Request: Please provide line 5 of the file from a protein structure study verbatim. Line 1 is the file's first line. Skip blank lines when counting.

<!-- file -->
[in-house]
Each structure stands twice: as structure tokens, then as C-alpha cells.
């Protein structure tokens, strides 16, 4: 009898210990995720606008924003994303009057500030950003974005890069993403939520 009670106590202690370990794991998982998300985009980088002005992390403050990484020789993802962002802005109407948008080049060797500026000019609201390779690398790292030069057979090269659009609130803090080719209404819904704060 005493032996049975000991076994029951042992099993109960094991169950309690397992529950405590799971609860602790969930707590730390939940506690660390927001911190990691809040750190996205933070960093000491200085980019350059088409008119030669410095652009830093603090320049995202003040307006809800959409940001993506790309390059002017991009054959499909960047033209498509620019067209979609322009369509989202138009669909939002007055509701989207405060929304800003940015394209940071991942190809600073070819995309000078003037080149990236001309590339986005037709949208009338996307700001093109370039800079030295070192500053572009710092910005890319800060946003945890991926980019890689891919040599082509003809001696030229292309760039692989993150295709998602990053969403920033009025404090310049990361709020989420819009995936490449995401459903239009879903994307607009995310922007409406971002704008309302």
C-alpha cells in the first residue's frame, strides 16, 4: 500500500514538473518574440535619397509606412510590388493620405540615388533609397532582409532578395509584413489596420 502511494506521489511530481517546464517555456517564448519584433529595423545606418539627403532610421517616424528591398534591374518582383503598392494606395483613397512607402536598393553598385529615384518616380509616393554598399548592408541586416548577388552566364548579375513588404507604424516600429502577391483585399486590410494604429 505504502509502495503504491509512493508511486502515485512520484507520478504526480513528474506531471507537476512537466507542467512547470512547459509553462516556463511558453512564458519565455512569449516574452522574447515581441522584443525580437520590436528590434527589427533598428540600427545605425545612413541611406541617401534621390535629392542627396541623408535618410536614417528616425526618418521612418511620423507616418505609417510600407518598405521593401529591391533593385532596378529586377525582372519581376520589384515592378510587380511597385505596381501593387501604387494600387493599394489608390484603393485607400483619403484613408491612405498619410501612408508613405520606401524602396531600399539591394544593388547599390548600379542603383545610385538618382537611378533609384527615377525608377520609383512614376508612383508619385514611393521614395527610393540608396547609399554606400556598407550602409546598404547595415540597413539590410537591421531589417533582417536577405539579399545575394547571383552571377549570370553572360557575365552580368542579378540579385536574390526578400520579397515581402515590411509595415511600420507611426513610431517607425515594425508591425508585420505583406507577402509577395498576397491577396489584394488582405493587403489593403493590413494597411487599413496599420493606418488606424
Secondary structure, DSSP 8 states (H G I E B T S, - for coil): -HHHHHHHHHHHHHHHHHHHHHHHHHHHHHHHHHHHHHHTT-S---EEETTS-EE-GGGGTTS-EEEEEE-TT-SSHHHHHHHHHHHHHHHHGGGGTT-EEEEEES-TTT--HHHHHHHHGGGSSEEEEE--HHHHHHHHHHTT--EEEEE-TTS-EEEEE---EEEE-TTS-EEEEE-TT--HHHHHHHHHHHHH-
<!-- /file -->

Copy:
Secondary structure, DSSP 8 states (H G I E B T S, - for coil): -HHHHHHHHHHHHHHHHHHHHHHHHHHHHHHHHHHHHHHTT-S---EEETTS-EE-GGGGTTS-EEEEEE-TT-SSHHHHHHHHHHHHHHHHGGGGTT-EEEEEES-TTT--HHHHHHHHGGGSSEEEEE--HHHHHHHHHHTT--EEEEE-TTS-EEEEE---EEEE-TTS-EEEEE-TT--HHHHHHHHHHHHH-